On this page I try to formulate how I understand synodality.
The term synodality has been coined by the Roman Catholic church under Pope Francis as her way of “living and operating” together, which differentiates it from any other existing human institution.
I believe that other communities, including non-religious communities, will declare to be “synodal” in the future.
Synodality it is the awareness of being together and on our way as a community.
Together: We cannot refuse anybody who declares to share our goal. When our interpretations of that goal conflict with each other, we cannot exclude anybody from our community. We must find a consensus and a modus vivendi until
On our way : We are not yet there: we know that we will never be perfect. Our teachings, traditions and rules require continuous maintenance, which includes research, updates, quality control and deployment.
Synodality is the way of living and operating together of a synodal community.
- synodal community¶
A community of individual persons (and potentially child communities) that lives and operates together according to the rules defined in the community’s teachings. It has a publicly declared goal and an appointed leader. Every human who publicly declares to adhere to this goal (and gets approved as such by the community) is a member. A member can leave the community by simply declaring so, but the community cannot kick out a member they have previously approved.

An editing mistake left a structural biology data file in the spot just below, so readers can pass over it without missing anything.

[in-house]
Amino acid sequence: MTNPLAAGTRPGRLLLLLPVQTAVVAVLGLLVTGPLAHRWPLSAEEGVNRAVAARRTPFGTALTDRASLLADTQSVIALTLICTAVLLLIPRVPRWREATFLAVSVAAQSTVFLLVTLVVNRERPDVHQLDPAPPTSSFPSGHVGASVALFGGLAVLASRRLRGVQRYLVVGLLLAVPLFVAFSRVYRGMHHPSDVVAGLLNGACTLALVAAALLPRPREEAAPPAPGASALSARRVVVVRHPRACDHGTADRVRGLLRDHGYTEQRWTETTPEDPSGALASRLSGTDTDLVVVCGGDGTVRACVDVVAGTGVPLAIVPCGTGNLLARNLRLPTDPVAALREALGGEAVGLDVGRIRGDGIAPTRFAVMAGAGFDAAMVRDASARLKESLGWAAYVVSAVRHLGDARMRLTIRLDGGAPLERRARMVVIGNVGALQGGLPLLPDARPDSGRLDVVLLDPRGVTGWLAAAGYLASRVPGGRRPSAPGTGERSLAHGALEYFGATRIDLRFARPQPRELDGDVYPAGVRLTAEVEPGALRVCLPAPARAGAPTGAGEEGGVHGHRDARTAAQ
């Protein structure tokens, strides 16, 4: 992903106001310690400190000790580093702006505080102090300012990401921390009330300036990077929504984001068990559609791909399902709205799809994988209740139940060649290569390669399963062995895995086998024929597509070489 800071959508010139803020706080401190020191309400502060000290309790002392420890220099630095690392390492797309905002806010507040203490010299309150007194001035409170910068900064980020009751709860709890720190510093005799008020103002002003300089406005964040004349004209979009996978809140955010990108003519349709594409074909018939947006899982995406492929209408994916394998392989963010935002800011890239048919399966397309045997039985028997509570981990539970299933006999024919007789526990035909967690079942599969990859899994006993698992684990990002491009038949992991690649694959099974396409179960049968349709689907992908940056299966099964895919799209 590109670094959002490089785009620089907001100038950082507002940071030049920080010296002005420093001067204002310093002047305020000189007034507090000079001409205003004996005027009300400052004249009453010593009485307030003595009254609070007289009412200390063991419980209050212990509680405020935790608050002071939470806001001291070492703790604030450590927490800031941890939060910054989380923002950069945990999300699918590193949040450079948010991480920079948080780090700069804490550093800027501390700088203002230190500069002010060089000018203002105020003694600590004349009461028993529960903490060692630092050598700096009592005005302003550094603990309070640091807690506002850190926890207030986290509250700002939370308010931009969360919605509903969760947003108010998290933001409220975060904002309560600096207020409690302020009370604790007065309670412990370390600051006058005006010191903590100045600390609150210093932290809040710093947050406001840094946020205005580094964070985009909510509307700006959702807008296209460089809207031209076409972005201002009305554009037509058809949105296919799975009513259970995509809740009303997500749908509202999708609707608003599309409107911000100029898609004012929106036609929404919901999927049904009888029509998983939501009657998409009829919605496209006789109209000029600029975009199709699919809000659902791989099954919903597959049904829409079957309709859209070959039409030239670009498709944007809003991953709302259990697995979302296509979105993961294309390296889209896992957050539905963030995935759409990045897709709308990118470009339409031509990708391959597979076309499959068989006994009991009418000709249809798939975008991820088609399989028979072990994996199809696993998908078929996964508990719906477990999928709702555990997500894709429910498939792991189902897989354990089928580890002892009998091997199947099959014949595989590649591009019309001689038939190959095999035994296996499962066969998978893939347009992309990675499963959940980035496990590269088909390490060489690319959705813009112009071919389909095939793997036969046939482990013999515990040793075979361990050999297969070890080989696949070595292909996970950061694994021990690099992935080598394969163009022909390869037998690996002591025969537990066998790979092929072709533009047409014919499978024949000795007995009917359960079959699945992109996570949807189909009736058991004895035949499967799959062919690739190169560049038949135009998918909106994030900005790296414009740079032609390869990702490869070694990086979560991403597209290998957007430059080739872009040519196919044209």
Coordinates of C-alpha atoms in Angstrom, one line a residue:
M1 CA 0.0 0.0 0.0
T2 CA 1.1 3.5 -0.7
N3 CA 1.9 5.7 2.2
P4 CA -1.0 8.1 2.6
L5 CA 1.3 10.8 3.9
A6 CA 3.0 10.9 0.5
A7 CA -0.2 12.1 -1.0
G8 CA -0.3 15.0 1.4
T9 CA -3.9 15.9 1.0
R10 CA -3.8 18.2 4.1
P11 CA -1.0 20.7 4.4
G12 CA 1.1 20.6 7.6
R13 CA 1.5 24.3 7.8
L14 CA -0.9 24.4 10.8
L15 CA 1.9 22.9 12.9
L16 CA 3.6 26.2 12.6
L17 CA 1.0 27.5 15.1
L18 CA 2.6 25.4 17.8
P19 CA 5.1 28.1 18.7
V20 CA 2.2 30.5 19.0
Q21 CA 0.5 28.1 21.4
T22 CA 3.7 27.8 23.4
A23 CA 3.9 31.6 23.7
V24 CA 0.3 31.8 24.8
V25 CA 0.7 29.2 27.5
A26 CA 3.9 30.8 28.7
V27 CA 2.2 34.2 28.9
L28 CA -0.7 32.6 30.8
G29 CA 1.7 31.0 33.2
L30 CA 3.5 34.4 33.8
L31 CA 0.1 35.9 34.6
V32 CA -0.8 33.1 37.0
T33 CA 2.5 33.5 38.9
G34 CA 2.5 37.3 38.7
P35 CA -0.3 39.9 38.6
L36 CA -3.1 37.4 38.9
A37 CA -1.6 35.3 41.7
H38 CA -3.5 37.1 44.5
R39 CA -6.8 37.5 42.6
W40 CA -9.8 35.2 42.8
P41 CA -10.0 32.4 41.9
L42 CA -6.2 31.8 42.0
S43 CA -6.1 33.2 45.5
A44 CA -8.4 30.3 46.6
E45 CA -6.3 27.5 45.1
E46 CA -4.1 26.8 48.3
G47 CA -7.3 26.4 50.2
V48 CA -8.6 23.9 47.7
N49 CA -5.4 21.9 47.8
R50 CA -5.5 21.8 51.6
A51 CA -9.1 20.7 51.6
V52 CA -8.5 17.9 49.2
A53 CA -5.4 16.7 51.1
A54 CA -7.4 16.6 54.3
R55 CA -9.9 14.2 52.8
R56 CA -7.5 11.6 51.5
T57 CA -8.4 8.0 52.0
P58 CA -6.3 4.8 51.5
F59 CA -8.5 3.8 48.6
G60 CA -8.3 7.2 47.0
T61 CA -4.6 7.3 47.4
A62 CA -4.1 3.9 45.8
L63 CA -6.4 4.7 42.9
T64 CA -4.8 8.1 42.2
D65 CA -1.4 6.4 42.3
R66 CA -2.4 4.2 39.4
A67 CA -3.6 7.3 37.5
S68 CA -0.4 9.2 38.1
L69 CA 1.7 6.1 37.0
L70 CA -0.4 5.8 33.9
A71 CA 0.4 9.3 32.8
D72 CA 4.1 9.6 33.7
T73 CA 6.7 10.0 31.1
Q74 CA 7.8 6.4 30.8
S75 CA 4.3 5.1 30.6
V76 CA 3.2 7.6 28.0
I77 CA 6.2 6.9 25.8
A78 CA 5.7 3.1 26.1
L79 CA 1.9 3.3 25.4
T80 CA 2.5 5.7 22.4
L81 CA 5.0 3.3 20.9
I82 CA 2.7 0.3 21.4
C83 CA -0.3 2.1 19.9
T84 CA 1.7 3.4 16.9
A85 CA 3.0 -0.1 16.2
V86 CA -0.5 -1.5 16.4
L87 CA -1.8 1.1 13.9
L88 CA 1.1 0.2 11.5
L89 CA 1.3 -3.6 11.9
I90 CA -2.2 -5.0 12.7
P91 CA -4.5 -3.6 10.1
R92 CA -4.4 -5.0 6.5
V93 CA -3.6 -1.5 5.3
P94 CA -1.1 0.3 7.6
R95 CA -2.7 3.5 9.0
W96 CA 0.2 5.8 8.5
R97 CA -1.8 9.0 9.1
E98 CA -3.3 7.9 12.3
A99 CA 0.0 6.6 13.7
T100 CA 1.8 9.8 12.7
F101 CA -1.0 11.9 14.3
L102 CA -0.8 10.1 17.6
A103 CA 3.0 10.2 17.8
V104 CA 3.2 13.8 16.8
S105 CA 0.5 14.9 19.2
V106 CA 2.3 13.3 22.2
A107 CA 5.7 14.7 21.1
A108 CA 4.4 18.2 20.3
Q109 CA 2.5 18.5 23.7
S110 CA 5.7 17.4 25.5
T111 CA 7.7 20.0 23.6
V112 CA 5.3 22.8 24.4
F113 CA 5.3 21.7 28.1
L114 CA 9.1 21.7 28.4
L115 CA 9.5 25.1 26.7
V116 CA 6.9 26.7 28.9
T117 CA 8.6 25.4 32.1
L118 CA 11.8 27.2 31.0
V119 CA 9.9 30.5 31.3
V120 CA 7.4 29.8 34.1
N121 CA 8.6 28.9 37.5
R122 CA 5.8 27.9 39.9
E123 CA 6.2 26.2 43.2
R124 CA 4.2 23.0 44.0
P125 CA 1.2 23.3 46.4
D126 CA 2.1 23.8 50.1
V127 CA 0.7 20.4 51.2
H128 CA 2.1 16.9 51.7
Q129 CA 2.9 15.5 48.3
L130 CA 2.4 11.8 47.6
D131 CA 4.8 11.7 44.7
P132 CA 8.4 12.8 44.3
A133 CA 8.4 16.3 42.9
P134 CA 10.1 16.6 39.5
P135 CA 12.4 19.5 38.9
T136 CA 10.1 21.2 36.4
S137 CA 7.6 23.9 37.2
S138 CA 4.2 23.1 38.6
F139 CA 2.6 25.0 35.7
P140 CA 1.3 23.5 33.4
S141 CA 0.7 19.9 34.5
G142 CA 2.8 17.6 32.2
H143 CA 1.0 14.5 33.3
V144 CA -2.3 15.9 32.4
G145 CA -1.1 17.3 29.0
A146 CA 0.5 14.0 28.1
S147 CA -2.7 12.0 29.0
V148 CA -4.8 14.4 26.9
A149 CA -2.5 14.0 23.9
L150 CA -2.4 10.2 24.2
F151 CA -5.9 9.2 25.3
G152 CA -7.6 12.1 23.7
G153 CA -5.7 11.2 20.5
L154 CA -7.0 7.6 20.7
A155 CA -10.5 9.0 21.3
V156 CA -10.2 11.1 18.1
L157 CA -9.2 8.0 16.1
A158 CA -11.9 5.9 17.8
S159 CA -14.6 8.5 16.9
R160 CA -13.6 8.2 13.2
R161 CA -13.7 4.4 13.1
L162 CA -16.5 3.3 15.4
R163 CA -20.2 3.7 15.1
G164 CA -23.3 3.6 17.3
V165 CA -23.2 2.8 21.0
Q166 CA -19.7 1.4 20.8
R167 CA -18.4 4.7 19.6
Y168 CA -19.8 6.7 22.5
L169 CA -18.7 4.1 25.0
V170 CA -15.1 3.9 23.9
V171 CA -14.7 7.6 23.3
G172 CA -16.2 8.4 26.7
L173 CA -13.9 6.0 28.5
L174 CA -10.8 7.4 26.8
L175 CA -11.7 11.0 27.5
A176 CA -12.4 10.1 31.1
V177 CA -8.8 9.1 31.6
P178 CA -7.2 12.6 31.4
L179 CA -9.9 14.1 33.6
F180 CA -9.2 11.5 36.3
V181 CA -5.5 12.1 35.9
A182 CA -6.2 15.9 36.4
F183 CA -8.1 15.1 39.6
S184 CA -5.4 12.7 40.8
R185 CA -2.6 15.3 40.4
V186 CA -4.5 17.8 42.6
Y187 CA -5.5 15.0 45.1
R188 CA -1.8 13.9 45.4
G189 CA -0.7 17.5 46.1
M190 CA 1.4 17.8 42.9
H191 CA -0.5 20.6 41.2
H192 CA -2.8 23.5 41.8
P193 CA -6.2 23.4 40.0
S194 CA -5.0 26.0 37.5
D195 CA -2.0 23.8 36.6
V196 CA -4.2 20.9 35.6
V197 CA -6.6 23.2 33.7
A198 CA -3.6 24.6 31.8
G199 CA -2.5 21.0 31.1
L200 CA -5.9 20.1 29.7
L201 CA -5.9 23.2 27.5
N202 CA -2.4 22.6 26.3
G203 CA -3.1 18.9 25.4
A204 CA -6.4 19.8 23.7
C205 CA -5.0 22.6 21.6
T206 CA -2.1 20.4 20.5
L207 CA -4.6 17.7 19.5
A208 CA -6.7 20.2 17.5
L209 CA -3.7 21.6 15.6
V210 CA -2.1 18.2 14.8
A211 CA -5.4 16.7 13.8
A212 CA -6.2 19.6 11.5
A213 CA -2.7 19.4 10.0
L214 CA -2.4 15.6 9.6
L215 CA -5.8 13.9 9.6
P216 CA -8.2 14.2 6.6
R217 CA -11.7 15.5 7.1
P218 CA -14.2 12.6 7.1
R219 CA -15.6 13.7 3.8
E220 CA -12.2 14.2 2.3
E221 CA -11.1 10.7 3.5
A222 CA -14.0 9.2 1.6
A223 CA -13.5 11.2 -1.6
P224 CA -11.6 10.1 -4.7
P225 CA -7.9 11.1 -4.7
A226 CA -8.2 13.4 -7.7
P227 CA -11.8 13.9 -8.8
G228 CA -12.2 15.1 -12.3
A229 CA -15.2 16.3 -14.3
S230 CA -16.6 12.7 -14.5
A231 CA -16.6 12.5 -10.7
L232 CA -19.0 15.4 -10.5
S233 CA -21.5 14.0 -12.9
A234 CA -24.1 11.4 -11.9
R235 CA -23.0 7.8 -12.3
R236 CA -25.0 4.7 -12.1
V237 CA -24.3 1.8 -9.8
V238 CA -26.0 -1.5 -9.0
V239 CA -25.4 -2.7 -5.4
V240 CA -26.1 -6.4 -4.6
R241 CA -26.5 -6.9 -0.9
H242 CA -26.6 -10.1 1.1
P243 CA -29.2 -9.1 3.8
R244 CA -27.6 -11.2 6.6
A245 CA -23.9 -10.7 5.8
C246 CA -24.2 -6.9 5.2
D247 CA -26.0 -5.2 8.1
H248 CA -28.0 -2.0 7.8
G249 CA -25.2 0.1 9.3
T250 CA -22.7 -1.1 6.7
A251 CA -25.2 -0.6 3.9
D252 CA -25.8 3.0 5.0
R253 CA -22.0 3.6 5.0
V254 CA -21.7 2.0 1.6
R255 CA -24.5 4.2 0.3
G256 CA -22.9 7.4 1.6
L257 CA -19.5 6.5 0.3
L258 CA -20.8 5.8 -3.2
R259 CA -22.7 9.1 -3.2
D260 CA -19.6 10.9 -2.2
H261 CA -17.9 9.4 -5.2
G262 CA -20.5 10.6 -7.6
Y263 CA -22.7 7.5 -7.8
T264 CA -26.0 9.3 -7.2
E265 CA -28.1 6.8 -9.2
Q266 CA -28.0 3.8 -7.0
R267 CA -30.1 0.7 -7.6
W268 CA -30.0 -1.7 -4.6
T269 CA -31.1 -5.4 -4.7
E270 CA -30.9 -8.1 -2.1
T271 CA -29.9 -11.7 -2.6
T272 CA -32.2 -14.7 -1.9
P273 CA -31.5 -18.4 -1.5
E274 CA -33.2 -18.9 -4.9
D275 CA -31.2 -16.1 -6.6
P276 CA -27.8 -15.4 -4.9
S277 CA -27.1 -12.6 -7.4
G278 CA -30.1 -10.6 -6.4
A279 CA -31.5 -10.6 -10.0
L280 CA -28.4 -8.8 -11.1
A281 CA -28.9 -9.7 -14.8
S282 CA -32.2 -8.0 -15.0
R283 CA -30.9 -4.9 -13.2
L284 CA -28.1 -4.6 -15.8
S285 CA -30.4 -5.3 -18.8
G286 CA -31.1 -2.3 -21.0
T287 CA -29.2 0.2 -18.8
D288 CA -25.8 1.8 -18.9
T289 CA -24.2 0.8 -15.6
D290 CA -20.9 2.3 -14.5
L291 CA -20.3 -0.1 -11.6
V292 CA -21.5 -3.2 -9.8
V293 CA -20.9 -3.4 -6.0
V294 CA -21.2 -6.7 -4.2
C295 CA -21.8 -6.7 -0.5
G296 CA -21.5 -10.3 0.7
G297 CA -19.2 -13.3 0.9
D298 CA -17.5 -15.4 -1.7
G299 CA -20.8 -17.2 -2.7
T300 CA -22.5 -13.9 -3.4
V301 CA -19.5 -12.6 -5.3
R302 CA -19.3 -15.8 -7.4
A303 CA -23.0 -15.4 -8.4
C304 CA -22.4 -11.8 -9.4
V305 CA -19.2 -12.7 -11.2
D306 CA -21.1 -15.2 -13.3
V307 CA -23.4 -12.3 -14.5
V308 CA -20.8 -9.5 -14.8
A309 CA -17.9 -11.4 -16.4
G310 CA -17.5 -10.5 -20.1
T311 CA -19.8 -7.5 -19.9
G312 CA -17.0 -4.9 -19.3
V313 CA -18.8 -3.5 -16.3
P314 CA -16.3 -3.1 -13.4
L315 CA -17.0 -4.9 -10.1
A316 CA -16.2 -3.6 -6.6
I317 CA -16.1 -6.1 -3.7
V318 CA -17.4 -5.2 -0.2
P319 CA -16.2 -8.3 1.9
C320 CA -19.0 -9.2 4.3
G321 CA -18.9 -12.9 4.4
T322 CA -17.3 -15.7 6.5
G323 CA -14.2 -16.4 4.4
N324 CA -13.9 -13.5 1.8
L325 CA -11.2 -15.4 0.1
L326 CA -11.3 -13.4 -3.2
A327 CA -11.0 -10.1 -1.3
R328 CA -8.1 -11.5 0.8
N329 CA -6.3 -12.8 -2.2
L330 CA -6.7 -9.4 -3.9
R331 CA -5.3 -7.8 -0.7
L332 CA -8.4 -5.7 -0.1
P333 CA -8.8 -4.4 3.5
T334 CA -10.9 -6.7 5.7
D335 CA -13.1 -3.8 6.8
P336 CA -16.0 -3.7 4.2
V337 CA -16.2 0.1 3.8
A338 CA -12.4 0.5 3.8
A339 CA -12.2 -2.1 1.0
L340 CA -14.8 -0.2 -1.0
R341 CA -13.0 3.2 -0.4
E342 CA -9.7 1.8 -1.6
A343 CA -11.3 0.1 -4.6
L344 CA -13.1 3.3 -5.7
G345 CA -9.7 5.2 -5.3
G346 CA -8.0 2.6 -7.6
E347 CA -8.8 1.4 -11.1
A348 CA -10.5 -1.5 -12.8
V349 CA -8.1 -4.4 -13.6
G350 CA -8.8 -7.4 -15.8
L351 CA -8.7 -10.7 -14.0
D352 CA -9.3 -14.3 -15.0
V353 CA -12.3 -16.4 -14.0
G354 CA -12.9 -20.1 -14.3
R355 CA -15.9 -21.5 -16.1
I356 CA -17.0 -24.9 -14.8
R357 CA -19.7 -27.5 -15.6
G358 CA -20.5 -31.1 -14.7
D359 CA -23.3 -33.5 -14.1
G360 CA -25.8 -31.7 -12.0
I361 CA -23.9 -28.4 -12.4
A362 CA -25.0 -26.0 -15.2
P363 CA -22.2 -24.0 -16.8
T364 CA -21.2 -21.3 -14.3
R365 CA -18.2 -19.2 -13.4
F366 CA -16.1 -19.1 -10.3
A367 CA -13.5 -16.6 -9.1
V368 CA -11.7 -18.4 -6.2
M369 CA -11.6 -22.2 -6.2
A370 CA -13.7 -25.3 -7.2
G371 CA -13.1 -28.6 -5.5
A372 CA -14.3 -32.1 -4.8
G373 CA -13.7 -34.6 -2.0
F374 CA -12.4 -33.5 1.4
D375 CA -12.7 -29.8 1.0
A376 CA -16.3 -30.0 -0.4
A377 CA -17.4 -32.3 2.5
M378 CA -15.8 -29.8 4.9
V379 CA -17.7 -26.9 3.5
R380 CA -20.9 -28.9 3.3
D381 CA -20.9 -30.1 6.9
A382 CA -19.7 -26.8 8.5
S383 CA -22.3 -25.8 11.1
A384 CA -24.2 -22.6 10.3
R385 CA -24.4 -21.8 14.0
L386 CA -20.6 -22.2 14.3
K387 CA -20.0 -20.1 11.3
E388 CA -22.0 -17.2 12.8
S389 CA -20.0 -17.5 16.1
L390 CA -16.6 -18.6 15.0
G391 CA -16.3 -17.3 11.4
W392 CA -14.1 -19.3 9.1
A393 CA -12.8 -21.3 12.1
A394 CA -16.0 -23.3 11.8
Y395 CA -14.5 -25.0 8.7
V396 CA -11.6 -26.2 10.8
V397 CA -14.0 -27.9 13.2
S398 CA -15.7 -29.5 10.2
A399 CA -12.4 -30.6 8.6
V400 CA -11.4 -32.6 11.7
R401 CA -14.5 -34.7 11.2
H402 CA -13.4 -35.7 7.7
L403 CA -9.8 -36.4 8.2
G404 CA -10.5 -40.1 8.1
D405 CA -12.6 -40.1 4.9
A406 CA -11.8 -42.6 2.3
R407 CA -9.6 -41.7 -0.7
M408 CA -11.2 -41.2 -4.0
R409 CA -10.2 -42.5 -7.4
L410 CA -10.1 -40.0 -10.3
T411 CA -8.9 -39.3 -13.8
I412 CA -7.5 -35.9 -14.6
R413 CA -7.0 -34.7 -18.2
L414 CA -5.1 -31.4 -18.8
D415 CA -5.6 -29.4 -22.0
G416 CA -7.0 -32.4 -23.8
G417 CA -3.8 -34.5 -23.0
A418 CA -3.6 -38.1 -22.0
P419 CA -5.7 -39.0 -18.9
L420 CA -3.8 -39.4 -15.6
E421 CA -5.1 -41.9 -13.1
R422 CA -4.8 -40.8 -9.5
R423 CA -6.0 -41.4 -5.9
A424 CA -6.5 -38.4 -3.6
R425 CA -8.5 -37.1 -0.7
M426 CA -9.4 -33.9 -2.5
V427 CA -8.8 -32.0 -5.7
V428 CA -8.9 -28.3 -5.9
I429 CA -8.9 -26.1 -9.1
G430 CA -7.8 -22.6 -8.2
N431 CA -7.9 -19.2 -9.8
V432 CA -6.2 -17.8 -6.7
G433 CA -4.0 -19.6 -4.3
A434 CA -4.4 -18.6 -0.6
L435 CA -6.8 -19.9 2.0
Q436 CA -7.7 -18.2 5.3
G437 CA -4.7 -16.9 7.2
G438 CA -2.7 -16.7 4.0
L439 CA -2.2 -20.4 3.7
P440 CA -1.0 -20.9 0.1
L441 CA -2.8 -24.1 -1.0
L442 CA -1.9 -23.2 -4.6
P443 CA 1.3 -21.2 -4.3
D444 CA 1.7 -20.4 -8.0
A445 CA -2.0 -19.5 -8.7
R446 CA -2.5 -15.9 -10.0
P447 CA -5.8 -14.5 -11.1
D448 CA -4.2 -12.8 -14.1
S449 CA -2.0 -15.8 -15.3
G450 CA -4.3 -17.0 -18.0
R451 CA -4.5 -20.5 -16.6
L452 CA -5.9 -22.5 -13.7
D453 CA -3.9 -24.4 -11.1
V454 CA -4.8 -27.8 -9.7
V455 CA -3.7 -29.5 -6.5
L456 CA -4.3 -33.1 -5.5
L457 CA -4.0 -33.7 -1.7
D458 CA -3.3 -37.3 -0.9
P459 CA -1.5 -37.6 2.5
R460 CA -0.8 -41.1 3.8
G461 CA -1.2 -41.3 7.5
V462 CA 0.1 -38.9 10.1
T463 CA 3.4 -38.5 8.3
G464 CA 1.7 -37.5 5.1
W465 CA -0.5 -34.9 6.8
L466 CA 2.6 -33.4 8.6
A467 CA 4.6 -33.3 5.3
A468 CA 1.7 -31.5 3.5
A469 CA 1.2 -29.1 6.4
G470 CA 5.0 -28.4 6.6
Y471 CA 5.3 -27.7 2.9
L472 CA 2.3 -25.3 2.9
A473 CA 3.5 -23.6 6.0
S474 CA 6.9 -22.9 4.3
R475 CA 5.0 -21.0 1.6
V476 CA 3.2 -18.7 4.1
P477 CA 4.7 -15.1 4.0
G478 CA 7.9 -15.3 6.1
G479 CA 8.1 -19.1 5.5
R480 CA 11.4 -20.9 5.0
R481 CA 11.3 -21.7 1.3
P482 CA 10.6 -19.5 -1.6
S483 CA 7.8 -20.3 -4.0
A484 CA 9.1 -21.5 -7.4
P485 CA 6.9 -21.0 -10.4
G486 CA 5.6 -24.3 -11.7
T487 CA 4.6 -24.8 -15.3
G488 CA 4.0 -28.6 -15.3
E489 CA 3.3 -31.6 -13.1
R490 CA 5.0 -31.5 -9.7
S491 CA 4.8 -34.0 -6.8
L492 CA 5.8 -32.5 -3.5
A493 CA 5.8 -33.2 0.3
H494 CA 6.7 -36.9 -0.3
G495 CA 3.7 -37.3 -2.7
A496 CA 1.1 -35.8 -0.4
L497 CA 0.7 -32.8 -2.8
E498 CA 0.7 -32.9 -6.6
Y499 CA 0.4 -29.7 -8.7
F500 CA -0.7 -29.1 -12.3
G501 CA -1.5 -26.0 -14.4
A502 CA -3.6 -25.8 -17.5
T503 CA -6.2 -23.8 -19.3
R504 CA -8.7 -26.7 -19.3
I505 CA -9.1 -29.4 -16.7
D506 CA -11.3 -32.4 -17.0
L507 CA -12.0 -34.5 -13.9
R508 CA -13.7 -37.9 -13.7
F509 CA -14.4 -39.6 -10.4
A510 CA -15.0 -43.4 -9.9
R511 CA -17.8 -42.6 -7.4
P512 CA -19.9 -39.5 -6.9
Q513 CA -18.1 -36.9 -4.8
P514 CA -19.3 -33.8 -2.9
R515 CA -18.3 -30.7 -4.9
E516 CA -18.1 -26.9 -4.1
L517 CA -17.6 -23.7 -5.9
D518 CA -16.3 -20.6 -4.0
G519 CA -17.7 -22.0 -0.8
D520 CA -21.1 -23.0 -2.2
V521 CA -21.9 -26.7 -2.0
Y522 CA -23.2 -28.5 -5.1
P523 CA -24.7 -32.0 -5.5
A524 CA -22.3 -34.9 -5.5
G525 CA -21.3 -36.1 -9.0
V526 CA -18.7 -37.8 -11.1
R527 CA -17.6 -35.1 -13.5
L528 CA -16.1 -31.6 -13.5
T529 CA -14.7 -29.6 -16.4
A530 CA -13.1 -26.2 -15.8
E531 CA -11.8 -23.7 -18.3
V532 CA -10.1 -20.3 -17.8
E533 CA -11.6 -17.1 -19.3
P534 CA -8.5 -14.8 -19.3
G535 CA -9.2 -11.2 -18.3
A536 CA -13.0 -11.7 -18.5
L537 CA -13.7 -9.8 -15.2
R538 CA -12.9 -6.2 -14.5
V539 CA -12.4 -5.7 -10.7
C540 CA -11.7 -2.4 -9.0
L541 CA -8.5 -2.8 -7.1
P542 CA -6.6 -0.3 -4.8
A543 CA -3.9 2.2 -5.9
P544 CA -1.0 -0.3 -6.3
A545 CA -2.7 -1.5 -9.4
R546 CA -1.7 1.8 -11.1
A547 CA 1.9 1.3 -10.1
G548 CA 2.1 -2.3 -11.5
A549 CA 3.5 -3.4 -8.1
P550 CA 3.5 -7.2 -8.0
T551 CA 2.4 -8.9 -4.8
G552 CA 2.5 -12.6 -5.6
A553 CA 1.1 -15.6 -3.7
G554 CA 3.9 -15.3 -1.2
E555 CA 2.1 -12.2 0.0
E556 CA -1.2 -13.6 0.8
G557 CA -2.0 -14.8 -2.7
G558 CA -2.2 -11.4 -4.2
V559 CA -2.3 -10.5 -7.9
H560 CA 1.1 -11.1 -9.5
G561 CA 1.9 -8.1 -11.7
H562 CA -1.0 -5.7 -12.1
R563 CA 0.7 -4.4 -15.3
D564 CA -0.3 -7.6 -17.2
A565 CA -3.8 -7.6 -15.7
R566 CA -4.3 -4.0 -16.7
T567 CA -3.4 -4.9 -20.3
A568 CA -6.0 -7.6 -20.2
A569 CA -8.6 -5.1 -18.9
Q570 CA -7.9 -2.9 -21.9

- synodal government¶
A way of government based on synodality.
- synodal teachings¶
The set of documents published and maintained by a given synodal community.
- synodal leader¶
A natural person that has authority of publishing synodal teachings.
- synodal rule¶
A short statement that is considered true by all members of the synodal community who emits it.
- synodal directive¶
A suggested synodal rule.
The principles of synodality can potentially be extended to non-religious groups as well. These groups can be of any size, ranging from embryonal groups and families (oikoi) to national governments and multinational corporations.
A synodal government has several strategic advantages over a pure democracy:
it provides methods to raise the voice of the weak and the poor in order to protect us from a hypertrophy of the strong and rich.
it provides methods to potentially raise the voice of a little seemingly foolish amateur against those who are considered venerable and trustworthy. This protects us from desperate reactions caused by experiences of helplessness.